I’m thinking that it could be possible to approach dislike with integrity. It isn’t about reaching for sainthood or trying to be liked by everyone, which can be a form of self-judgment anyway, like “I will try to be better, and then maybe I will deserve love, but I can never be perfect, therefore I can never be loved.” The snake eats its tail.
Any time someone decides that I am behaving in a way they dislike or disapprove, the first criticism leveled at me is always “For someone who spends so much time pretending to be spiritual, you sure are… [insert insult here].” Possibly. It seems strange to criticize someone for working to improve, but it’s an easy dig in my case. For me, any spiritual leanings are primarily about finding ways to live and think that remove pain and create joy, because I hate feeling bad and much prefer to feel happy. So the goal, whether you call it spiritual work or not, becomes simply about protecting one’s peace of mind: I don’t want to waste one more minute of my life dealing with competitive schism because it makes me feel bad.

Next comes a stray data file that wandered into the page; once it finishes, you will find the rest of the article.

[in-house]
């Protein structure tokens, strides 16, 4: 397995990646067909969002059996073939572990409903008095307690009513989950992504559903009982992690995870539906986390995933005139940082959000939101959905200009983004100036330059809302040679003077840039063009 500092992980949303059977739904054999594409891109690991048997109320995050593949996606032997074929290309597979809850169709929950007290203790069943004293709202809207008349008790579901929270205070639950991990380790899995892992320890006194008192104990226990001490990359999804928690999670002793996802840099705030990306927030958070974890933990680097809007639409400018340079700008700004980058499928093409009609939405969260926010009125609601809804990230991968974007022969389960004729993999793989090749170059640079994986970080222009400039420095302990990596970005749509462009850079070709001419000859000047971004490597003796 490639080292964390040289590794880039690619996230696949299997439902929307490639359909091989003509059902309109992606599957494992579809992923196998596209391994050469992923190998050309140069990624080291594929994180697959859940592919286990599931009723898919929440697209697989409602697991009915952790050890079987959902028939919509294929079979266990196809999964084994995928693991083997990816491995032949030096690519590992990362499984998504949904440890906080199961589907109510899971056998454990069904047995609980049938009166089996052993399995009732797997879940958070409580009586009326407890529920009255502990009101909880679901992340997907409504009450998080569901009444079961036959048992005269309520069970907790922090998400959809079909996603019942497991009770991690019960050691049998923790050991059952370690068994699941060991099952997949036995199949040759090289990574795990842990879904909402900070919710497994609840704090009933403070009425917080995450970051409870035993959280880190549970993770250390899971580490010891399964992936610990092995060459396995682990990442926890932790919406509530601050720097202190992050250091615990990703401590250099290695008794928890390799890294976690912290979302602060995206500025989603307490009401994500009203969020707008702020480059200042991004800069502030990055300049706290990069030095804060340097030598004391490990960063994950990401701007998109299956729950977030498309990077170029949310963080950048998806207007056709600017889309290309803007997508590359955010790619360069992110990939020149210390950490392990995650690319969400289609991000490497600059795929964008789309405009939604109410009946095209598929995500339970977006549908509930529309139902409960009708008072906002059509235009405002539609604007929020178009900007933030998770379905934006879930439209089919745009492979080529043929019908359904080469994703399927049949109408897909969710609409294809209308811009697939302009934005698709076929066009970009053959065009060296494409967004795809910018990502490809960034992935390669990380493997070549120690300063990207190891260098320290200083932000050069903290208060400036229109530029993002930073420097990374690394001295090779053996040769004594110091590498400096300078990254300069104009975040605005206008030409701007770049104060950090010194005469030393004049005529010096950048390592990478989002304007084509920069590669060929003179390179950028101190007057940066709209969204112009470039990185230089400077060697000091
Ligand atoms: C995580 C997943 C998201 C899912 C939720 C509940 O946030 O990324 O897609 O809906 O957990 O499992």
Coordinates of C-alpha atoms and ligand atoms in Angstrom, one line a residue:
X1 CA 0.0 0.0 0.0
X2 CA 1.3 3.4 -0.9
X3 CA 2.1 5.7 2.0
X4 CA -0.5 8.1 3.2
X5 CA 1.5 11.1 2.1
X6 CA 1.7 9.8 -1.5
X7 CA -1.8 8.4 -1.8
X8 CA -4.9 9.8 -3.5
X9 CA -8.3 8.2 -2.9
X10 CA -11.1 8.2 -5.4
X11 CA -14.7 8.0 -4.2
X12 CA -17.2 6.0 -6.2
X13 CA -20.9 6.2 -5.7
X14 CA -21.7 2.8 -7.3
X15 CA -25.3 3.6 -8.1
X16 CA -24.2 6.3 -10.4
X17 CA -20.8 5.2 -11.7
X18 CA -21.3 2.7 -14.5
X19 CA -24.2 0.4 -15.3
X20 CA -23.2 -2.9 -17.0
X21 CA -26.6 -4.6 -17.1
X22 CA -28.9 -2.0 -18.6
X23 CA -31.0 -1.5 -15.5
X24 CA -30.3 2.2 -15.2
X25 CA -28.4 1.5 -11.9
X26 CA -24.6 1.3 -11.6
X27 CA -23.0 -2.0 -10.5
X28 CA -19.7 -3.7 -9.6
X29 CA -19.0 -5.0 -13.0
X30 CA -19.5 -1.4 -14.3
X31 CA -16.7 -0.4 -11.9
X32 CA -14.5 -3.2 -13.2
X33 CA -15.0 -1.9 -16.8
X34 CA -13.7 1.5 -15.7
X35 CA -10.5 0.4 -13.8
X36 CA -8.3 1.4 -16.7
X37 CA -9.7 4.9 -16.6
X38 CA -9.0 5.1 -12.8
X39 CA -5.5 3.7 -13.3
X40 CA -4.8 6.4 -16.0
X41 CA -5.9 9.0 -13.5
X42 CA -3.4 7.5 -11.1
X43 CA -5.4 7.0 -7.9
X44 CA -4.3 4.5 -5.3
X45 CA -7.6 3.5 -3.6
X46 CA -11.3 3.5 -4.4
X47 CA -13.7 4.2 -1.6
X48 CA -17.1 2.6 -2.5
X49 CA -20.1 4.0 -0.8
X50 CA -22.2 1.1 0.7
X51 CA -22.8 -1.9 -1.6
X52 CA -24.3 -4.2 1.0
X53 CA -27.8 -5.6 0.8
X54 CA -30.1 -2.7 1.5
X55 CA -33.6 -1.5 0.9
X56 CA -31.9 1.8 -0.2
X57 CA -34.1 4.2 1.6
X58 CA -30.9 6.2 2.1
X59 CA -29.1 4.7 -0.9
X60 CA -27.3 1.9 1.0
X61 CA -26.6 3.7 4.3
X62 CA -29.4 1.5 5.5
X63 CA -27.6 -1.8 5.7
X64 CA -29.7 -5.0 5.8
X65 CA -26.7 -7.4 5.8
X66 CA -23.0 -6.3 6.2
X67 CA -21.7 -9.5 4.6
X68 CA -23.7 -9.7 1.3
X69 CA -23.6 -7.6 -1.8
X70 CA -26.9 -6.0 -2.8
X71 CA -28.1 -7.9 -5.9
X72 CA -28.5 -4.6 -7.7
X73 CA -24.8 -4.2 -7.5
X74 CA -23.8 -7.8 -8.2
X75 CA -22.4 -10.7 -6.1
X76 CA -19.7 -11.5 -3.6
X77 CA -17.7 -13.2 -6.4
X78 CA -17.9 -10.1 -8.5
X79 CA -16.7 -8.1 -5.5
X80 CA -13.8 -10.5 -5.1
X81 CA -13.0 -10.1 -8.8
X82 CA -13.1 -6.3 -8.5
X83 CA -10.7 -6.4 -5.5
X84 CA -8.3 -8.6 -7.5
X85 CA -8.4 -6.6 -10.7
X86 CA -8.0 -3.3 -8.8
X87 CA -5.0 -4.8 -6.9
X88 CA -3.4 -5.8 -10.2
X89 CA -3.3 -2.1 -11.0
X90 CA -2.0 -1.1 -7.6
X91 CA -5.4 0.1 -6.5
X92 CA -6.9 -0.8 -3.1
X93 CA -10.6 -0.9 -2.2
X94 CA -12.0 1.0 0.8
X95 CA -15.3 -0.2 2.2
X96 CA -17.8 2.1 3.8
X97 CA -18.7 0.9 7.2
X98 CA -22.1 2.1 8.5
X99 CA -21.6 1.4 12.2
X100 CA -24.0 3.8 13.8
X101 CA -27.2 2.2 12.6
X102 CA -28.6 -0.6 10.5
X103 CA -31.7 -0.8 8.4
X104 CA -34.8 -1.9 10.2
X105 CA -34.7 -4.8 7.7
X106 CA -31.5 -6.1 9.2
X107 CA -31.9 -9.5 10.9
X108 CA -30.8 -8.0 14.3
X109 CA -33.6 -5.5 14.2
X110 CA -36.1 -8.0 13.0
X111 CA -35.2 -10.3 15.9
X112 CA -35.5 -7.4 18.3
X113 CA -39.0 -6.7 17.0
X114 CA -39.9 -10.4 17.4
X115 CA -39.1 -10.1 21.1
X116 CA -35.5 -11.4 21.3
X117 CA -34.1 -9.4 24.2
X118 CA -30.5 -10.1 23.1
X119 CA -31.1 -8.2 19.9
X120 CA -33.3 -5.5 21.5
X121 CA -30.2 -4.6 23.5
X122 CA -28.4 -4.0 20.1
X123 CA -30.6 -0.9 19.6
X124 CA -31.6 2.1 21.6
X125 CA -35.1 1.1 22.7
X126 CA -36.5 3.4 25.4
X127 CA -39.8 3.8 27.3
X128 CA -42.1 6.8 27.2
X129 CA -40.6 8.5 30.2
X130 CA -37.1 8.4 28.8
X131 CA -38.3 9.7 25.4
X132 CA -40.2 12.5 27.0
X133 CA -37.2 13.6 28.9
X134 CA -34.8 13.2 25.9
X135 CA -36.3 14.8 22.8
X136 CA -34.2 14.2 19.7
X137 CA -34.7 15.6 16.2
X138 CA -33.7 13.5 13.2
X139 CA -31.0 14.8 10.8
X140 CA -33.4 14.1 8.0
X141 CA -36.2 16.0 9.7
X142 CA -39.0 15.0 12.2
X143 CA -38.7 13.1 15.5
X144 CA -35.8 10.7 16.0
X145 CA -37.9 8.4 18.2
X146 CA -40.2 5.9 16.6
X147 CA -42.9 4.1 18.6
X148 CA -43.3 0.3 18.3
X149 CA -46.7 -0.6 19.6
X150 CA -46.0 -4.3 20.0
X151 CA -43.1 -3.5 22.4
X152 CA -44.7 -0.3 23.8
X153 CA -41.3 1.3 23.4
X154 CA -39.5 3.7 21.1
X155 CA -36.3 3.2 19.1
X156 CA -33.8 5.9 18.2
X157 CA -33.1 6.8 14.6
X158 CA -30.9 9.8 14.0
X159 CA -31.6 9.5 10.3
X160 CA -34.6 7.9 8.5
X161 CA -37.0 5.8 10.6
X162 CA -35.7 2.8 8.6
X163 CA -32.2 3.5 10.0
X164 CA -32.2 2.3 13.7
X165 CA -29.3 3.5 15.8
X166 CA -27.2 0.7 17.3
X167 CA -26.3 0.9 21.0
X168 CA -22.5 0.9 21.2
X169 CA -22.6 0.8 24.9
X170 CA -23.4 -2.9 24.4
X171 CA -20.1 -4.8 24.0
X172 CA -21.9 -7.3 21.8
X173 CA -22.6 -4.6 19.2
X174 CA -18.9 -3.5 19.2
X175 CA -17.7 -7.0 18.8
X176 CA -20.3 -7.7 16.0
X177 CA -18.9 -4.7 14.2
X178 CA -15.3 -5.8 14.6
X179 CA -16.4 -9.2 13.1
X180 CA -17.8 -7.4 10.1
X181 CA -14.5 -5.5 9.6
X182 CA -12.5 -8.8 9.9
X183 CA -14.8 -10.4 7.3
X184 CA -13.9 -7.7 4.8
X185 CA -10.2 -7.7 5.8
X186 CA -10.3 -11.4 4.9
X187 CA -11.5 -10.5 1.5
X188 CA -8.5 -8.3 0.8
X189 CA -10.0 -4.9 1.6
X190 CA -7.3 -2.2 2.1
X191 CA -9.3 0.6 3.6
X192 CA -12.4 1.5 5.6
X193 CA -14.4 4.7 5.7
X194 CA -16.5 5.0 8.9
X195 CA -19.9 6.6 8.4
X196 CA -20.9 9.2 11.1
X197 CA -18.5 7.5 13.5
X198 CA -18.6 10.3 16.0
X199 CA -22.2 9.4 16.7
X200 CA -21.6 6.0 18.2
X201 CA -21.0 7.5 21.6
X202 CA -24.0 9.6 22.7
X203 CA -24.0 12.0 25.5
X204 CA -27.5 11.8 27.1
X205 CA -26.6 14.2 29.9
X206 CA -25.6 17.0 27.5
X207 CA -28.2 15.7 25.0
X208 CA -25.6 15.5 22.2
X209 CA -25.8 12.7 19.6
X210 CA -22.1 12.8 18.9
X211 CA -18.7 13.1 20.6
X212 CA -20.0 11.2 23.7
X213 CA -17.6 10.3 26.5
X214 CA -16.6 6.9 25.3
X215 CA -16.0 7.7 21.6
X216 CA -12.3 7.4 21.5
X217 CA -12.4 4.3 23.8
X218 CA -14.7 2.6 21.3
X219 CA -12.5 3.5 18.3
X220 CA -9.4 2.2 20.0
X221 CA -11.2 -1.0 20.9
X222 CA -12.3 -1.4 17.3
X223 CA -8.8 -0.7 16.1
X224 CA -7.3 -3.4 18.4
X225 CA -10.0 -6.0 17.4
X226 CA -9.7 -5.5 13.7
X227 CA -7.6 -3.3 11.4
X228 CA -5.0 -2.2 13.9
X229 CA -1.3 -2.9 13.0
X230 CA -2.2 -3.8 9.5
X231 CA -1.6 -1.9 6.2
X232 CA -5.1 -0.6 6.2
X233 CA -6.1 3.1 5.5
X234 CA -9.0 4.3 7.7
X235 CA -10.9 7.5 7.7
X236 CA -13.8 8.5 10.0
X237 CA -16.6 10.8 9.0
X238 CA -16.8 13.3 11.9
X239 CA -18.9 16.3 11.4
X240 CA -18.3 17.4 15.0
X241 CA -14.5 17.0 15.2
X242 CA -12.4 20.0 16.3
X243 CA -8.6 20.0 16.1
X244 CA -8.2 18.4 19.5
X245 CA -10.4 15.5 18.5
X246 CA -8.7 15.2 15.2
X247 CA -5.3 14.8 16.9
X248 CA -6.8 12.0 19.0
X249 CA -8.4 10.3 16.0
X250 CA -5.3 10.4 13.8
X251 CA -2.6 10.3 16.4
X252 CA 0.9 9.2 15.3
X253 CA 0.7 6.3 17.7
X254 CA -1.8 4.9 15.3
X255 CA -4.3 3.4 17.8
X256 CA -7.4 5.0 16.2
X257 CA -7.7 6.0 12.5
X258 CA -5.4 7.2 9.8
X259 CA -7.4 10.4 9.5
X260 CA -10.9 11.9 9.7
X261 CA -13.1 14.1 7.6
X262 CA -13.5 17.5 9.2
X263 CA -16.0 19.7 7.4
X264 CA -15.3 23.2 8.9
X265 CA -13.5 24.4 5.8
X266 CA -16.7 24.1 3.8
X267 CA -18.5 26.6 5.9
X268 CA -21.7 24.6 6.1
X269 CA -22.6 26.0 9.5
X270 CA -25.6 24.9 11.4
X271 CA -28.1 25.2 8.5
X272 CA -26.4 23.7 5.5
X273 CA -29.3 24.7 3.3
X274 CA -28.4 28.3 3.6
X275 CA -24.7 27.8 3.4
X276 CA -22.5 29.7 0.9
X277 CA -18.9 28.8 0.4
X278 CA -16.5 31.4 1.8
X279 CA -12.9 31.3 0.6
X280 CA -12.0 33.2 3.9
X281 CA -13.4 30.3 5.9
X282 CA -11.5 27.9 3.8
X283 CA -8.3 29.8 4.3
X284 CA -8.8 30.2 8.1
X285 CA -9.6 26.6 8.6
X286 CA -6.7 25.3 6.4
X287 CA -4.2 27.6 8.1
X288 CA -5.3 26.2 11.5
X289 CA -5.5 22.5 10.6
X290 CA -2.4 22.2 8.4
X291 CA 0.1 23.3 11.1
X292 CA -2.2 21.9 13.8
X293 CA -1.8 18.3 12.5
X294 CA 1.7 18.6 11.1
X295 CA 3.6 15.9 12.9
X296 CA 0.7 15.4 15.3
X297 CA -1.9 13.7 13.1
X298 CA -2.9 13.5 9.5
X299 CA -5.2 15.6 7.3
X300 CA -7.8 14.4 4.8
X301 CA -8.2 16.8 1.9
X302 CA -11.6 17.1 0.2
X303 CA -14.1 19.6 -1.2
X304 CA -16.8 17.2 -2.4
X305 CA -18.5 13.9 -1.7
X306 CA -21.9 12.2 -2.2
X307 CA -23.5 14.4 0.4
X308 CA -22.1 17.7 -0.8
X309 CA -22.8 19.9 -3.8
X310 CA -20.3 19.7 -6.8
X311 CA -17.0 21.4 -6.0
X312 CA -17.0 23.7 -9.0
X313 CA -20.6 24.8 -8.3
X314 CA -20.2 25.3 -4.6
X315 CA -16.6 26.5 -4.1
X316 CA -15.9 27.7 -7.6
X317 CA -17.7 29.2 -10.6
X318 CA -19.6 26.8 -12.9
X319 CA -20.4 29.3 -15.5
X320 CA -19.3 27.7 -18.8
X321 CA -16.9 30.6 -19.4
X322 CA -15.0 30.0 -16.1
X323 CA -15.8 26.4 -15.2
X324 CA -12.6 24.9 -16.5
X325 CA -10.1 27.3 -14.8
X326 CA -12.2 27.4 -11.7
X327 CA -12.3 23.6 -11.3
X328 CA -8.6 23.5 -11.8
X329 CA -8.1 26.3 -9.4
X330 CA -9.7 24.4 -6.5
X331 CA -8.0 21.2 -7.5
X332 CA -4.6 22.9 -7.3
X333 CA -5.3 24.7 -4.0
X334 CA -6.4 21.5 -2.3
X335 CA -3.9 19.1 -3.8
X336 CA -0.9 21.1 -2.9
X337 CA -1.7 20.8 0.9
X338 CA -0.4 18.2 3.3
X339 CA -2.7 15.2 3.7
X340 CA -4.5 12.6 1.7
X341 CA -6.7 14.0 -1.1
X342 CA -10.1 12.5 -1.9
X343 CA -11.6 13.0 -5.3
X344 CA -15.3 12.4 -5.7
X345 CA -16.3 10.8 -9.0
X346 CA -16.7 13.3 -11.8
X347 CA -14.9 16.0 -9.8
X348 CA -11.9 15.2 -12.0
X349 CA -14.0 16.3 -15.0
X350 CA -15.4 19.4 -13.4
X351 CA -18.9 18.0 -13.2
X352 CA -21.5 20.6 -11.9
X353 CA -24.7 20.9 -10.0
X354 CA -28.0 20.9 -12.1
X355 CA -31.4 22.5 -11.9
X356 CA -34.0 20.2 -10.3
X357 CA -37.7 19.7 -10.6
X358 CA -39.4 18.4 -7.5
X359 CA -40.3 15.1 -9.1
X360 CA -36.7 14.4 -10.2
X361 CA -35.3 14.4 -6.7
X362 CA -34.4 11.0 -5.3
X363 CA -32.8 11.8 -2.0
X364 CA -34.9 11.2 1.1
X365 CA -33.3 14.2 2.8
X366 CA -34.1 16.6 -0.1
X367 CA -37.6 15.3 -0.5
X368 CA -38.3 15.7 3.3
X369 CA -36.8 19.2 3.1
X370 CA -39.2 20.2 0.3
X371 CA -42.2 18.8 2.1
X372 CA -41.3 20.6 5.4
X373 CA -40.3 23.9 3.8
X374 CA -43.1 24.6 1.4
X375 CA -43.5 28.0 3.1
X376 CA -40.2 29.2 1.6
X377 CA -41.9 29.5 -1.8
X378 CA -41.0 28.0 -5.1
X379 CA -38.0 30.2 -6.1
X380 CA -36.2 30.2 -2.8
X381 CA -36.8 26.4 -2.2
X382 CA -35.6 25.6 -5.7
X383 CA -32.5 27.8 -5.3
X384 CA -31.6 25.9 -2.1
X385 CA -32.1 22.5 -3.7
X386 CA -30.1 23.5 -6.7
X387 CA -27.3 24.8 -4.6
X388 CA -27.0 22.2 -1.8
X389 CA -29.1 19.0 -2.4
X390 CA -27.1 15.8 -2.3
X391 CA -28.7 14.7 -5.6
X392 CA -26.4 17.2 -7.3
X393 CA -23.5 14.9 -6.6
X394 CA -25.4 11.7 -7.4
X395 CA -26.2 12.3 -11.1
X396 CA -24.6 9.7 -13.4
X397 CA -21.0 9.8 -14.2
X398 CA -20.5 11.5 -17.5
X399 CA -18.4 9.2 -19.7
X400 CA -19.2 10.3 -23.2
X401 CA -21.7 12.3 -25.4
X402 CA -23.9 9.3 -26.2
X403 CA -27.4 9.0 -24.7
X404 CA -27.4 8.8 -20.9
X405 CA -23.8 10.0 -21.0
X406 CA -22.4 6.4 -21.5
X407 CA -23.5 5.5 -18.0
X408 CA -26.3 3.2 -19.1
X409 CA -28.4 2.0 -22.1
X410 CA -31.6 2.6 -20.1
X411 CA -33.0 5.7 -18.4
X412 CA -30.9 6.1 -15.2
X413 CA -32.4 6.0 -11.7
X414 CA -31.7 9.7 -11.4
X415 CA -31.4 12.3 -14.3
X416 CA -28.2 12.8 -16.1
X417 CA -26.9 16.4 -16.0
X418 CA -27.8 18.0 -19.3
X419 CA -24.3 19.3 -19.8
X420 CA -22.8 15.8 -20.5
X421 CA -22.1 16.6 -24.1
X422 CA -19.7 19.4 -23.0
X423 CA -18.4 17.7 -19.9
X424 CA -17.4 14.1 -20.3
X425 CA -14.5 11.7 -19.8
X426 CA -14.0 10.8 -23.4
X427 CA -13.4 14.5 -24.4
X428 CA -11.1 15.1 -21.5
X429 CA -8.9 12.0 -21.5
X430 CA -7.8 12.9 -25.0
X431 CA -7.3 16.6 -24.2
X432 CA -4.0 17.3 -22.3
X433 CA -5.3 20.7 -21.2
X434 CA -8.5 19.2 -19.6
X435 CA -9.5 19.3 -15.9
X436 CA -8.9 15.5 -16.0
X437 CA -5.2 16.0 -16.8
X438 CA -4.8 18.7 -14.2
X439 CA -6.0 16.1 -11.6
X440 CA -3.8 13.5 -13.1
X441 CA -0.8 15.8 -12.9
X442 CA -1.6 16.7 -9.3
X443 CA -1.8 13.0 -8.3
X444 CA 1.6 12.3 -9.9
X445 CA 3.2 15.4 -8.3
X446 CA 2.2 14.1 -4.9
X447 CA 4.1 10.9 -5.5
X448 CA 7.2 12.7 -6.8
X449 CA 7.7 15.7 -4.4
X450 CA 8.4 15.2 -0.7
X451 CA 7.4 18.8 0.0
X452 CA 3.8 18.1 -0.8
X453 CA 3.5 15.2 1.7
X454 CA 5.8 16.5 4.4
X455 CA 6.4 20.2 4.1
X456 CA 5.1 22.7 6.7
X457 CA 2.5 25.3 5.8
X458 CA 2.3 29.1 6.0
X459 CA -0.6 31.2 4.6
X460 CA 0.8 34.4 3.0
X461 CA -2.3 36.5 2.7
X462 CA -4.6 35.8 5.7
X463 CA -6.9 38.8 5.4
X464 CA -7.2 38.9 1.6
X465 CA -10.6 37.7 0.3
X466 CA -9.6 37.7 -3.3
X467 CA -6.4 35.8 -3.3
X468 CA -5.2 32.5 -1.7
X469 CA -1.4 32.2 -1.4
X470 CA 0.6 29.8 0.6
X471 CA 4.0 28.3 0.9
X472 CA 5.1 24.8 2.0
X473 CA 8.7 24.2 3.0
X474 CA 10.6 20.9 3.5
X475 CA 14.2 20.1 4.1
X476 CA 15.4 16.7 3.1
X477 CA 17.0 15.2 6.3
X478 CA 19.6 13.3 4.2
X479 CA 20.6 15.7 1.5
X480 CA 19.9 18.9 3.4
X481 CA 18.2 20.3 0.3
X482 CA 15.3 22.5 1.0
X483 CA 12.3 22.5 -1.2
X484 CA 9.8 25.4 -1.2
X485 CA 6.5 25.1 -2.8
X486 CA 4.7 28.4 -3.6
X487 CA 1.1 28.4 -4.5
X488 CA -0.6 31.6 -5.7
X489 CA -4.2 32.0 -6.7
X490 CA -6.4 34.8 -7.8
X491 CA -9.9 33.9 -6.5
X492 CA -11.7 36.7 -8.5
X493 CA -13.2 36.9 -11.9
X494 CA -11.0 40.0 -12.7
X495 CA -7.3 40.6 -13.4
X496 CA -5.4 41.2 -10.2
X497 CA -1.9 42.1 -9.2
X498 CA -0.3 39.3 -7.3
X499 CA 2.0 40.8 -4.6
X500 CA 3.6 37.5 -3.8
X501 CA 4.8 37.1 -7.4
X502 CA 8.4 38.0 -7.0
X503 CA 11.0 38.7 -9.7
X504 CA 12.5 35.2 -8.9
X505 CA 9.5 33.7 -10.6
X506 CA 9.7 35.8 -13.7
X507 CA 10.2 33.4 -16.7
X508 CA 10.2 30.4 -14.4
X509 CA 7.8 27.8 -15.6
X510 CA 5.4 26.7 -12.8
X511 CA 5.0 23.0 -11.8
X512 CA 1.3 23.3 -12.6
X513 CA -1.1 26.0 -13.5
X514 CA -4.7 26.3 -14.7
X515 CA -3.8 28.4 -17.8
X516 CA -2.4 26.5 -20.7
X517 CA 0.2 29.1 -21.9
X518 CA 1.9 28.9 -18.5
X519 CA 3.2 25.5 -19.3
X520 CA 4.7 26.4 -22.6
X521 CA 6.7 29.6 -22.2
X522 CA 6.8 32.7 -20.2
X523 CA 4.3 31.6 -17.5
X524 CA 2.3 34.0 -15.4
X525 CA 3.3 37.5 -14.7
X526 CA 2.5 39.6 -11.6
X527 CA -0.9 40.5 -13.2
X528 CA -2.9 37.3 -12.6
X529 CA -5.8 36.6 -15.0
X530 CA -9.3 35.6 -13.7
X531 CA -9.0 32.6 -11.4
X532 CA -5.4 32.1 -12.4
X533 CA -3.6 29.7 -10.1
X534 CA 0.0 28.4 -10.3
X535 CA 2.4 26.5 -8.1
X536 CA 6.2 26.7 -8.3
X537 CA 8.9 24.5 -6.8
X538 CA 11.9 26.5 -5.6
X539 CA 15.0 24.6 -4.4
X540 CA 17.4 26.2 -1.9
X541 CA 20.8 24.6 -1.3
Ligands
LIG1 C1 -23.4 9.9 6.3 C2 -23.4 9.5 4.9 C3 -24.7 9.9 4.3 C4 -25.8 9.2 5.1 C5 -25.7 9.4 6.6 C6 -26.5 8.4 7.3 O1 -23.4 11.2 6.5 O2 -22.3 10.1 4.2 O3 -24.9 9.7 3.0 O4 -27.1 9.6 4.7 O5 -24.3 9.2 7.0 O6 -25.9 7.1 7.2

And then if that feels palatable, we can move to the admittedly more global/spiritual level, and consider that if we shift our own personal consciousness to be happier, that in turn nudges the collective conscious closer to a world in which we don’t have to make a decision on whether to deal with bitchiness or not, because it no longer exists as a standard or readily acceptable means of relating to one another.
Women can do better, people can do better, and I think many of us are ready for it. I do believe that we are in the age of Aquarius and that a new world is slowly coming to fruition. But it’s at a glacial pace and I get disheartened sometimes when I look at things on the large scale. These little changes feel more doable. I can’t control the world but I can control my small piece of it, and maybe influence someone whose small piece is adjacent to mine, and then boom! Patriarchy dismantled, all animals and children are treated with respect and kindness, people notice my awesome shoes and forget they saw me crying in a bar in 2016.